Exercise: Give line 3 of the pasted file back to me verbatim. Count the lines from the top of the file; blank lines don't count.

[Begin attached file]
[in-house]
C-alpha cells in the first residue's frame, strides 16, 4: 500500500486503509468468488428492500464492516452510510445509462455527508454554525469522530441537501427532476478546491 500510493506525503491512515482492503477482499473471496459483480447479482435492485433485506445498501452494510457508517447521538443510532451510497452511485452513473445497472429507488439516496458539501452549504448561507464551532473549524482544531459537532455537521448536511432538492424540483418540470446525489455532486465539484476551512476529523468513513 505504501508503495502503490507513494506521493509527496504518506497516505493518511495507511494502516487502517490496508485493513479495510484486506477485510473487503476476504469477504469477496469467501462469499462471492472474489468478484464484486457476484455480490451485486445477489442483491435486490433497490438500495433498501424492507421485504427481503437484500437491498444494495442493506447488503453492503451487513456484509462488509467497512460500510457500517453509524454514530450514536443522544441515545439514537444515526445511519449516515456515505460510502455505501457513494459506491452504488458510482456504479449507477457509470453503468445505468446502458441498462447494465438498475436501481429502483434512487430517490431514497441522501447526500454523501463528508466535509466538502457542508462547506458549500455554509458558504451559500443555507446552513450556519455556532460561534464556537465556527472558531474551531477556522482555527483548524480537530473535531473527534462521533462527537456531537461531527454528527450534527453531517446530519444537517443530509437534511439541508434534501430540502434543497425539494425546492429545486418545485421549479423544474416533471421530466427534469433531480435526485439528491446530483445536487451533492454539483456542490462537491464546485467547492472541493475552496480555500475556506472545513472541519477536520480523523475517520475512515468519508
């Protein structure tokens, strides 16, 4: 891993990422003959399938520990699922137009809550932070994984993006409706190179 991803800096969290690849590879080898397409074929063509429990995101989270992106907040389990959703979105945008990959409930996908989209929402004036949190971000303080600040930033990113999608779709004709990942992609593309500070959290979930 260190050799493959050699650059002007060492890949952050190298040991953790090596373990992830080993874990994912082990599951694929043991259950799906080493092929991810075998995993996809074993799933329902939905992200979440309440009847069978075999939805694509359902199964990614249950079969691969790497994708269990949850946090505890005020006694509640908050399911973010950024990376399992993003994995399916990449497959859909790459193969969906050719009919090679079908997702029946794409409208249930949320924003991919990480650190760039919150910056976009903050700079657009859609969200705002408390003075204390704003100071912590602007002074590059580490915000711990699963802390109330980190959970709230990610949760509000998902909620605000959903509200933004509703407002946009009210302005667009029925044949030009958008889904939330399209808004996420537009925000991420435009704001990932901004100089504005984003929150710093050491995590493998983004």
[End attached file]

């Protein structure tokens, strides 16, 4: 891993990422003959399938520990699922137009809550932070994984993006409706190179 991803800096969290690849590879080898397409074929063509429990995101989270992106907040389990959703979105945008990959409930996908989209929402004036949190971000303080600040930033990113999608779709004709990942992609593309500070959290979930 260190050799493959050699650059002007060492890949952050190298040991953790090596373990992830080993874990994912082990599951694929043991259950799906080493092929991810075998995993996809074993799933329902939905992200979440309440009847069978075999939805694509359902199964990614249950079969691969790497994708269990949850946090505890005020006694509640908050399911973010950024990376399992993003994995399916990449497959859909790459193969969906050719009919090679079908997702029946794409409208249930949320924003991919990480650190760039919150910056976009903050700079657009859609969200705002408390003075204390704003100071912590602007002074590059580490915000711990699963802390109330980190959970709230990610949760509000998902909620605000959903509200933004509703407002946009009210302005667009029925044949030009958008889904939330399209808004996420537009925000991420435009704001990932901004100089504005984003929150710093050491995590493998983004």